Our present walk with Christ is not about having a position, or being listened to by others, or making ourselves great. It is about the simple things: humility, spiritual hunger for God, obeying the Father.

In a world prone to silliness, the Christian faith is serious, and it yields serious change, and serious joy.

Do not marvel that I said to you, ‘You must be born again.’ JOHN 3:7

-Owen, Always in God’s Hands: Day by Day in the Company of Jonathan Edwards, 135.

Strachan: Everlasting Security

“By looking to Christ, we find our lasting identity and everlasting security. We are no longer insecure, for we enjoy ‘perfect safety in Christ.’ Christ is our life (Colossians 3:4). The ‘evils’ and ‘misery’ we so long faced have met their match in our Savior. He has disarmed unrighteousness and made a mockery of pride.

These theological truths mean everything to us. We cannot be happy by looking to ourselves. We must look to Christ. We may struggle to feel settled and confident at time, but God is our father and Christ our ‘strong rock,’ the giver of ‘undisturbed tranquility’ in a place where nothing is stable.”

-Owen Strachan, Always in God’s Hands: Day by Day in the Company of Jonathan Edwards, 125.

Edwards: Quiet and Sure Rest and Peace

“The Saints receive by Christ the most quiet and sure rest and peace. By his redemption they obtain or will obtain the most perfect rest and sweet repose of mind.

They may lay themselves down and sleep and awake, the Lord sustaining of them. They may dwell quietly and without fear of evil. They may set their hearts at rest, and may enjoy undisturbed quietness without having anything to fear.

And that with good reason, for by Jesus Christ they enjoy the most perfect safety. They are thoroughly secured from all evil. He that is in Christ, he has the almighty God to be his defense. He is secured from all those evils and that misery he was exposed to while in a natural condition….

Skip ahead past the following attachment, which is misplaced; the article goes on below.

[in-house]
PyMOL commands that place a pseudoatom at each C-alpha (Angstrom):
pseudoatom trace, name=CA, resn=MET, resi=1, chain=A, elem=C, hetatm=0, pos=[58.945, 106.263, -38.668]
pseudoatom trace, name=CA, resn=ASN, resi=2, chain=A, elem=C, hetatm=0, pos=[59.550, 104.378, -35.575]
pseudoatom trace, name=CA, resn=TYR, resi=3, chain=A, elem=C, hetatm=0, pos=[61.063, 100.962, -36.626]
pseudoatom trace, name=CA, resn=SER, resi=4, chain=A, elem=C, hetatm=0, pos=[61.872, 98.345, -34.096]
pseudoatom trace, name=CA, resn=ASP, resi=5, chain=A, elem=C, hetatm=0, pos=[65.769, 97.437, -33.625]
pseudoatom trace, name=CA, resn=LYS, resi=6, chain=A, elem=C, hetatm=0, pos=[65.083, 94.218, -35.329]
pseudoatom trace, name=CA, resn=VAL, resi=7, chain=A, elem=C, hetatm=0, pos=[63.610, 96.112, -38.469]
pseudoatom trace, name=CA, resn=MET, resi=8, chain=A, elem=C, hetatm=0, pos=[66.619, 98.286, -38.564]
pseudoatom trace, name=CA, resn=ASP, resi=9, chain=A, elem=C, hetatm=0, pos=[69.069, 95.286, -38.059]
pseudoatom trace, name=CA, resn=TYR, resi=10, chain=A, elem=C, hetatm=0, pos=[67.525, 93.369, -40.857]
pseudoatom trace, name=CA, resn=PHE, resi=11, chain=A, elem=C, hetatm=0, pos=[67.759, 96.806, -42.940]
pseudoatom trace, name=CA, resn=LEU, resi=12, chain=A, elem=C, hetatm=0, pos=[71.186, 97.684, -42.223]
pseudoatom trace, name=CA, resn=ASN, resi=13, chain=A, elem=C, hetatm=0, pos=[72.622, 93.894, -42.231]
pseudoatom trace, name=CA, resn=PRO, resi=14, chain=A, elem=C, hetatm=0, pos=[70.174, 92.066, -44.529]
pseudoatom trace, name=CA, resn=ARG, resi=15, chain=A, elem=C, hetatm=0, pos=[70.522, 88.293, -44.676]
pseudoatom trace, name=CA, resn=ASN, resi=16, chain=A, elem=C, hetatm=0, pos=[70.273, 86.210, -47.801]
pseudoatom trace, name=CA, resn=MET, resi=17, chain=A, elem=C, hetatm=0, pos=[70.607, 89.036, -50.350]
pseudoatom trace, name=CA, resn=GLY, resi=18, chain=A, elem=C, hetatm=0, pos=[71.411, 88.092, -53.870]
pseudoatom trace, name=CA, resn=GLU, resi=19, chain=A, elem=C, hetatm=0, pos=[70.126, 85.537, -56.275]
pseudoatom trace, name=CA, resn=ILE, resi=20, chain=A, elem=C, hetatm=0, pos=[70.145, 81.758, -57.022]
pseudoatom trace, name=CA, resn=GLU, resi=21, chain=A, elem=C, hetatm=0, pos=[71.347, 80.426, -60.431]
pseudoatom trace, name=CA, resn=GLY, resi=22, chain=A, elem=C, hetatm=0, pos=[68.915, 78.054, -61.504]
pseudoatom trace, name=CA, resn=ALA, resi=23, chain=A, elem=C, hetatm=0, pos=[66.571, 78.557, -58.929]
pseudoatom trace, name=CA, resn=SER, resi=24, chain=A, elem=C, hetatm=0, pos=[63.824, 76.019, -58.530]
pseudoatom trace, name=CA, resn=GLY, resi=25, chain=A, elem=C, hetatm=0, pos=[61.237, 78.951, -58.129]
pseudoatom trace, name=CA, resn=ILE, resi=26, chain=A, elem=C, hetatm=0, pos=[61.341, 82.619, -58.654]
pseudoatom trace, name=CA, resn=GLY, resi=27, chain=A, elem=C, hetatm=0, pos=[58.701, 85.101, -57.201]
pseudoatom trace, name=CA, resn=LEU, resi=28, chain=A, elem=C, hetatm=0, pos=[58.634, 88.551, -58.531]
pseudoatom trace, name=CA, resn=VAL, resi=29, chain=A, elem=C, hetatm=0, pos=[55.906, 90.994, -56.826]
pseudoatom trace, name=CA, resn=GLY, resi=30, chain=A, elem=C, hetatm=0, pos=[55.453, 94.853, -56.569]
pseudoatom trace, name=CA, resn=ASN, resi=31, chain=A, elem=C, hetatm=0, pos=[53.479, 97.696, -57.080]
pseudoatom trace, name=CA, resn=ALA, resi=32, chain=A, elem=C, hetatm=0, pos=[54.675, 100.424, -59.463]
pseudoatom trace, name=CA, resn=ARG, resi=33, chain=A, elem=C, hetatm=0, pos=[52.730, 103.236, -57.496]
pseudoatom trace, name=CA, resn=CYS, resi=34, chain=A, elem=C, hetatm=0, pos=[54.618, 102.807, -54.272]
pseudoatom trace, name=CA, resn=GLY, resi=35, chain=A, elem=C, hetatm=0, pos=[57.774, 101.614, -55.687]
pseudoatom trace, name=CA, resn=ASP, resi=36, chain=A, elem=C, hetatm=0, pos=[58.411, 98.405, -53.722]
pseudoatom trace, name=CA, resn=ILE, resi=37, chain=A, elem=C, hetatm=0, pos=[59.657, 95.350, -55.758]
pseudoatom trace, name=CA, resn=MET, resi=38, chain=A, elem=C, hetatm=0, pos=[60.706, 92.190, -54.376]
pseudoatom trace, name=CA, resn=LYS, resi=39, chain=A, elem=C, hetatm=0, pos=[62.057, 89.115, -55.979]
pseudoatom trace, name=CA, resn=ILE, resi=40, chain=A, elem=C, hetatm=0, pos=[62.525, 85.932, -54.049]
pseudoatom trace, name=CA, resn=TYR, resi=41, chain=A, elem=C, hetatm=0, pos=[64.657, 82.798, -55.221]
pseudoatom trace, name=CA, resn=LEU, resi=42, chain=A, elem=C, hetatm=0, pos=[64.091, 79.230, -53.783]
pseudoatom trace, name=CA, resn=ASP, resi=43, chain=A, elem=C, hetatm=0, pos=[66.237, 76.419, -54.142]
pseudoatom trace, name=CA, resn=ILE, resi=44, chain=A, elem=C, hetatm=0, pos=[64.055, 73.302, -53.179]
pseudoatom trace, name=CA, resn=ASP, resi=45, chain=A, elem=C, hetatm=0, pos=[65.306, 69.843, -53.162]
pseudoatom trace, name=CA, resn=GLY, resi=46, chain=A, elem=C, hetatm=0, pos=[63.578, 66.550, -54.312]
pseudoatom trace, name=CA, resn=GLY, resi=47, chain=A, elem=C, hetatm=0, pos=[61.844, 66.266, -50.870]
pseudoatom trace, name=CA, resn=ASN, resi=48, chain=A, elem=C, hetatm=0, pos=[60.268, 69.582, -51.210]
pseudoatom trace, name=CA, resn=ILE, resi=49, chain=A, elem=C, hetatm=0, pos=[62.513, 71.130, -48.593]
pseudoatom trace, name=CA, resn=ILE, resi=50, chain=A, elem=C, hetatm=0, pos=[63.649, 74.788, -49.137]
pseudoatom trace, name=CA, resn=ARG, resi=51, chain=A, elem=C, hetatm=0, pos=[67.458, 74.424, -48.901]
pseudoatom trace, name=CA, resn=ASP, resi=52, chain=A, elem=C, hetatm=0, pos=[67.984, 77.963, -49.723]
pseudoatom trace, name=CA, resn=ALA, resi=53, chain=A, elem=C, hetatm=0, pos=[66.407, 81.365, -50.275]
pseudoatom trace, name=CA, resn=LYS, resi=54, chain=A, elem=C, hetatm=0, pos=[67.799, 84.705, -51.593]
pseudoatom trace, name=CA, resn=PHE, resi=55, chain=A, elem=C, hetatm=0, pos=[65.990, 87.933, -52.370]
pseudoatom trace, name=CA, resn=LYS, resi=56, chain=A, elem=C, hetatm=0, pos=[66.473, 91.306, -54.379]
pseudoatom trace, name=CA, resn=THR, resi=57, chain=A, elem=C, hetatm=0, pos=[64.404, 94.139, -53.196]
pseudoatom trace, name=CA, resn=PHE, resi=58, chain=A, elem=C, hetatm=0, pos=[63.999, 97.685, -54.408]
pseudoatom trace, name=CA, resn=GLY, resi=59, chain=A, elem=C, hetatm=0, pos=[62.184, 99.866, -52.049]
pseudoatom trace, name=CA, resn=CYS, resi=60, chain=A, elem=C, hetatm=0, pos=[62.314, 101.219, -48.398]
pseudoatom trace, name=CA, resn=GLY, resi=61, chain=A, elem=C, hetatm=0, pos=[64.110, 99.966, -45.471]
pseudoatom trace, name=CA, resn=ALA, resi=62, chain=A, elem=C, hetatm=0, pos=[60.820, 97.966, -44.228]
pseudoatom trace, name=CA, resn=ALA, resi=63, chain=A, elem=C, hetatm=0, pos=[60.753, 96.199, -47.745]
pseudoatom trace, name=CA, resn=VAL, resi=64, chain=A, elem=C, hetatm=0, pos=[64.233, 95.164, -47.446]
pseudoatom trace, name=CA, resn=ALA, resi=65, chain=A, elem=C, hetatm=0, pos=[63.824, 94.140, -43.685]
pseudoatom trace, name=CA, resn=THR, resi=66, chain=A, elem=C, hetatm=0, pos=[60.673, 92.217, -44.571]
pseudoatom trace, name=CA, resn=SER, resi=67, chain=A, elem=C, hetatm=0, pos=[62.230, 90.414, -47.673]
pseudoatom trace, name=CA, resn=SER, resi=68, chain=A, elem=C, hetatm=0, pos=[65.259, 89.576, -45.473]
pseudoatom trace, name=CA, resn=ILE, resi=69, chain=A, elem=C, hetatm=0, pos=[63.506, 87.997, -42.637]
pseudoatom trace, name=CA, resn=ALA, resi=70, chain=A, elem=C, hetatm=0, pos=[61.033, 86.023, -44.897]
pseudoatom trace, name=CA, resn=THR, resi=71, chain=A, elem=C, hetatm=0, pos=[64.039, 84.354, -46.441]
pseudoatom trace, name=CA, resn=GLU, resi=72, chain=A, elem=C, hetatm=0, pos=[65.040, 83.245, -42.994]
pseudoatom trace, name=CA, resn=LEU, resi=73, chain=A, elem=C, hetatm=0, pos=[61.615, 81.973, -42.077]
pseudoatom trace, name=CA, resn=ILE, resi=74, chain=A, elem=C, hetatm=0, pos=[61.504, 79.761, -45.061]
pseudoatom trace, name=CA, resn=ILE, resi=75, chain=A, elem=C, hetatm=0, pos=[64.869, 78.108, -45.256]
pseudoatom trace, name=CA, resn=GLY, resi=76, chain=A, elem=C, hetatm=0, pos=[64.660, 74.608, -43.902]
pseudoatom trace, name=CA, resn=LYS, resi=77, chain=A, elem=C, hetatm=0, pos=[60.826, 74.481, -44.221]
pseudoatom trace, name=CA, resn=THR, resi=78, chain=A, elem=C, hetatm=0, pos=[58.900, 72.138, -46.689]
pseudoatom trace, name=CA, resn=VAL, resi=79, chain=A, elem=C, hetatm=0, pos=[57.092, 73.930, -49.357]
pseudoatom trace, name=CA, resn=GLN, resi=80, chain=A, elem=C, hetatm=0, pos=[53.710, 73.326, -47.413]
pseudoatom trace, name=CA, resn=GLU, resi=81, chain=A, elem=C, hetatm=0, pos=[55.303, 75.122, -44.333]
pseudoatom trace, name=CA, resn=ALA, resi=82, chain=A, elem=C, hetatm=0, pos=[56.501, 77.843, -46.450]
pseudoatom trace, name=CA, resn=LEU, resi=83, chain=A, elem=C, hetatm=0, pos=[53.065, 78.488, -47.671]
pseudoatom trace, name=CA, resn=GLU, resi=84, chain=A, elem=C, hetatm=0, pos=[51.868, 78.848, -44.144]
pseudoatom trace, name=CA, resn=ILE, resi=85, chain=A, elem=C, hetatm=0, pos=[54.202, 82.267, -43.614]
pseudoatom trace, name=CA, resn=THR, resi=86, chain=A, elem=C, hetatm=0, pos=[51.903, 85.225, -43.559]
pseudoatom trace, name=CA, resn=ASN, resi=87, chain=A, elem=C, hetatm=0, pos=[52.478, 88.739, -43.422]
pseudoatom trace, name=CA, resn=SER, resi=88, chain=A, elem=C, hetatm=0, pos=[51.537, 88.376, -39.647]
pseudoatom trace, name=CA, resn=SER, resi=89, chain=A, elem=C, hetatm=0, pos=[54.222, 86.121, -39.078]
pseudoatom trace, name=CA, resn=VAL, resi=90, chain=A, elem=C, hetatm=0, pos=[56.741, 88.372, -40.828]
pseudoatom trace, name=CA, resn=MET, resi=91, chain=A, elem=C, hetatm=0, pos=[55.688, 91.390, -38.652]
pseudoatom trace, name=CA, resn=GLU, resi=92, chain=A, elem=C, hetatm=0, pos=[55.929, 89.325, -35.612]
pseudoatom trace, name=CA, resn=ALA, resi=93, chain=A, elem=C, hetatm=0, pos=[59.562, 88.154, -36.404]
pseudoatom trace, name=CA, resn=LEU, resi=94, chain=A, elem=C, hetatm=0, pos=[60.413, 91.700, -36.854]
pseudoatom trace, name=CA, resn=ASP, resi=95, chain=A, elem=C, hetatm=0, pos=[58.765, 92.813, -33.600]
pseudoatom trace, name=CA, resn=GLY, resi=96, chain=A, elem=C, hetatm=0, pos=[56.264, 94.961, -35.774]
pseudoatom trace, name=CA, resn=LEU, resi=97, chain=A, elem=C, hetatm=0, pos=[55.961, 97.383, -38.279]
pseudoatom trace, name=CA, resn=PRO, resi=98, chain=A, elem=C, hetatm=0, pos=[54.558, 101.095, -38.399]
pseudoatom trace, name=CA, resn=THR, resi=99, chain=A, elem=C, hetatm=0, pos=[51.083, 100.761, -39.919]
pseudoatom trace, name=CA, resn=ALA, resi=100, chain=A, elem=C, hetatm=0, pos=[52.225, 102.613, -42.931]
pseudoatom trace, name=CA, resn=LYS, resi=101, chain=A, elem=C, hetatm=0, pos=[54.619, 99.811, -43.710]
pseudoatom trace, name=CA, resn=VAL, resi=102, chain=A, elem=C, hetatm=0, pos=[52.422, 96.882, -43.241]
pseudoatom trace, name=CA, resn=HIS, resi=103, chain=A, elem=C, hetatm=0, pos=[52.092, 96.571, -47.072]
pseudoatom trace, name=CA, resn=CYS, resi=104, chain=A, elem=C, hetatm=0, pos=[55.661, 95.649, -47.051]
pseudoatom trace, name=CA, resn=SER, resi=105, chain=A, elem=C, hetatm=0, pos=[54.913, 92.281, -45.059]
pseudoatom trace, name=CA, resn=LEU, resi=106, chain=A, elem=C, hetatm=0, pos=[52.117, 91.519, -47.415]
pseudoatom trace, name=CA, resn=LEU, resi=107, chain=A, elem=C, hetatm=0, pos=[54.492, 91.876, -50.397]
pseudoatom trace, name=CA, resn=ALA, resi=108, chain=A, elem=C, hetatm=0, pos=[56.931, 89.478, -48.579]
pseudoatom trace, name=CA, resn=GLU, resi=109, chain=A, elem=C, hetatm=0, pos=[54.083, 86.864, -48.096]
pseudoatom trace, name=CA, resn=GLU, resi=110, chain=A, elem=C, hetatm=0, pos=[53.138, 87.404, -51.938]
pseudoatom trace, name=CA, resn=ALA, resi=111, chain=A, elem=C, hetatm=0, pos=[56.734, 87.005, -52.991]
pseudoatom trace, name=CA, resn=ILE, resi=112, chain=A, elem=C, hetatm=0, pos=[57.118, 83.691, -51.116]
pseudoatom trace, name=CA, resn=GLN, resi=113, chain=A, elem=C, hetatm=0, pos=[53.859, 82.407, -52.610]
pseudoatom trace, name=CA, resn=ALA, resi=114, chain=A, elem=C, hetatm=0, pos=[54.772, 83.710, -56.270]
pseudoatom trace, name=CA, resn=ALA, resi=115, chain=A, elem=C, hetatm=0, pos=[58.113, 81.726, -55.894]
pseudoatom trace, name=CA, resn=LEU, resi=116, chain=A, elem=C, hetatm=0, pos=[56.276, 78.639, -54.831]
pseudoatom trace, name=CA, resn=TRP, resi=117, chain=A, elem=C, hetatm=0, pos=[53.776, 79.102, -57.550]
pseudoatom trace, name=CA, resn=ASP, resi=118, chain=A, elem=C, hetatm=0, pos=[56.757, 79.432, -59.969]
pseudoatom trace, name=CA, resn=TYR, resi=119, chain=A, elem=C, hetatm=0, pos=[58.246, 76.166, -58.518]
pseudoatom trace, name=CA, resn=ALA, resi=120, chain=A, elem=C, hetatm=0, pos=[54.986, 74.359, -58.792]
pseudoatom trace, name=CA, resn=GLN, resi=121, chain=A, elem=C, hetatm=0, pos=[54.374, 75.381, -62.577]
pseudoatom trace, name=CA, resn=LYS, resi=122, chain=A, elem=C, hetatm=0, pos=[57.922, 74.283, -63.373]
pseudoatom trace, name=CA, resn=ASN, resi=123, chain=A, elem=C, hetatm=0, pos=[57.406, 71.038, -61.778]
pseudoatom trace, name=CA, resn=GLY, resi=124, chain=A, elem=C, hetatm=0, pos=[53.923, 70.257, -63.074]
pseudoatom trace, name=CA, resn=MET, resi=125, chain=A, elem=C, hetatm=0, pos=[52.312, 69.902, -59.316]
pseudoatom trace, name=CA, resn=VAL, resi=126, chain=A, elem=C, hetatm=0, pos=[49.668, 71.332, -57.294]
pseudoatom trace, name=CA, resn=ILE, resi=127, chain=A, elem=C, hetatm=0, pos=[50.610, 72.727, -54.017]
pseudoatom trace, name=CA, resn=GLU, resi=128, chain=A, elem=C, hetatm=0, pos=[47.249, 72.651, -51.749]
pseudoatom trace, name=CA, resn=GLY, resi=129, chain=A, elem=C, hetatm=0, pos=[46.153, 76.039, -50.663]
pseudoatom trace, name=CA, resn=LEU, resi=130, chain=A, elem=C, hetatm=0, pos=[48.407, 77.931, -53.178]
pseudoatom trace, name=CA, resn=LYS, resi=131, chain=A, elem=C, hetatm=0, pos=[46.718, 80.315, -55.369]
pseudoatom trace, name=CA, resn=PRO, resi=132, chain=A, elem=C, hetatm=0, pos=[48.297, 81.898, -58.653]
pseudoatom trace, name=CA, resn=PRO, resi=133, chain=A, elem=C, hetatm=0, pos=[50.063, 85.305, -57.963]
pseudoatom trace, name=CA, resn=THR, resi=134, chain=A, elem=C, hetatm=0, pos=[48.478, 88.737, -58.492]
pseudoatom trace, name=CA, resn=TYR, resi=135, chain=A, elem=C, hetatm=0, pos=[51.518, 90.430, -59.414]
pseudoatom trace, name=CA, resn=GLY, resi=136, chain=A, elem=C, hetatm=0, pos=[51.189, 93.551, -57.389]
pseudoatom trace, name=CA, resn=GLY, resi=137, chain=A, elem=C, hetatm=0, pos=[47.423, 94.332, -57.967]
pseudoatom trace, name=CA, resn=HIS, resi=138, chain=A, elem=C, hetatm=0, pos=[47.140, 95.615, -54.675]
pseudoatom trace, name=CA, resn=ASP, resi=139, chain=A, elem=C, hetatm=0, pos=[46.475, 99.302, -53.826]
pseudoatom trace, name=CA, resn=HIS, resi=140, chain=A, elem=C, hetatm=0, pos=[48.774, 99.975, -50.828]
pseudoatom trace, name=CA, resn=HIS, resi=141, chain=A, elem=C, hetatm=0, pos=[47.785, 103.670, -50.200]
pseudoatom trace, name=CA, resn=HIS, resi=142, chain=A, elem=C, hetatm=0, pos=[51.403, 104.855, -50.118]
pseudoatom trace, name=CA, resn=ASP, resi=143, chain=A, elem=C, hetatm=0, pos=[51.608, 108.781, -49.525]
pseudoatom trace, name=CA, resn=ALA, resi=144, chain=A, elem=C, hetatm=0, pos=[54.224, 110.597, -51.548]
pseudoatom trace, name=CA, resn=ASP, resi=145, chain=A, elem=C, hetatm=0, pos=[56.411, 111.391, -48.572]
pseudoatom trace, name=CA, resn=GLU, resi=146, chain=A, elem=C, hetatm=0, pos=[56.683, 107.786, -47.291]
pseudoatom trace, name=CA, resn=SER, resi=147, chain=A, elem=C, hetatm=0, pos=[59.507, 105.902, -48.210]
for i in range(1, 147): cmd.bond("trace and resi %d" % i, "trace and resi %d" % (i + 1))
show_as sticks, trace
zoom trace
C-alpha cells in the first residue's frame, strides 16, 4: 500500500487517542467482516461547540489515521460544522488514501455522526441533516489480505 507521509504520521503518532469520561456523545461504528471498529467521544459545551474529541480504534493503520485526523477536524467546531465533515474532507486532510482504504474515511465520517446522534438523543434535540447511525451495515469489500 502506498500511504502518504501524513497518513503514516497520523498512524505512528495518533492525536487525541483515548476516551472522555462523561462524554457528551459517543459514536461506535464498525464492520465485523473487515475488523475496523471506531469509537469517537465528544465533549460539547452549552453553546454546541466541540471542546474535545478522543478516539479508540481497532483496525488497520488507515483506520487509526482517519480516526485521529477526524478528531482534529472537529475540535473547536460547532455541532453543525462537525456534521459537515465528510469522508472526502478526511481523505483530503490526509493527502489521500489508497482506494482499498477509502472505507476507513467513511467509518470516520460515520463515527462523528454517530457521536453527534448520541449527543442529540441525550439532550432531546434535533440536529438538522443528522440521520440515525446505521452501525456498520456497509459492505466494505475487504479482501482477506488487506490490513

From the top of the highest mountain of God he may behold the dreadful work that storms make amongst miserable mankind below and himself be out of their reach, enjoying the most undisturbed tranquility in Jesus Christ, his strong rock.”

-Jonathan Edwards, in a sermon from 1730 as quoted by Owen Strachan in Always in God’s Hands, 125.

Strachan: We Should Not Muzzle Ourselves

“CrossFit, if you’re not already aware, is an intensive workout program that combines
cardio and weightlifting exercises. I’ve learned that you don’t have to ask someone whether they do CrossFit. If they do, they’ll tell you. It may be something about the program’s difficult nature that triggers the need to announce personal participation.

But this isn’t unique to workout routines. We don’t have a problem telling people about the stuff we value highly—whether it’s a new truck, a refinished kitchen, or a band we love.

How strange, then, that we often feel the need to stifle our praise of God. We have our reasons, of course; we’ve all experienced a time when someone overheard one of our prayers, or a spiritual conversation, and reacted negatively. Within seconds, they’ve vacated their table at the coffee shop.

Though the sinful human heart despises the things of God, we know that God’s mercy and grace are worth sharing. Like the Pharisees mentioned by Jonathan Edwards in today’s reading, the world wants to rebuke our praise. We cannot help but offer it anyway.

We should not muzzle ourselves. We should not quiet our lips. We should praise our king with assurance. The whole earth is filled with the glory of God. The heavens declare his praise. The skies proclaim his handiwork. Scripture tells of his works and his ways.

We need not be obnoxious in celebrating our Savior, but neither should we be oblivious to God’s greatness. We have received all the riches of heaven itself. With boldness and grace, let us proclaim the Good News.

We shouldn’t have to be asked whether we follow Christ. The people around us should know.”

All the earth worships you and sings praises to you; they sing praises to your name. (Psalm 66:4)

-Owen Strachan, Always in God’s Hands, 133.

Strachan: Everyday Life Is God’s Gift to Us

“The miracle that God intends to give most of us for most of our days is the miracle of the ordinary. Everyday life is God’s gift to us.

The ordinary existence is the one suffused with holy dynamism, for it welcomes and involves birth and death, planting and uprooting, war and peace, mourning and dancing.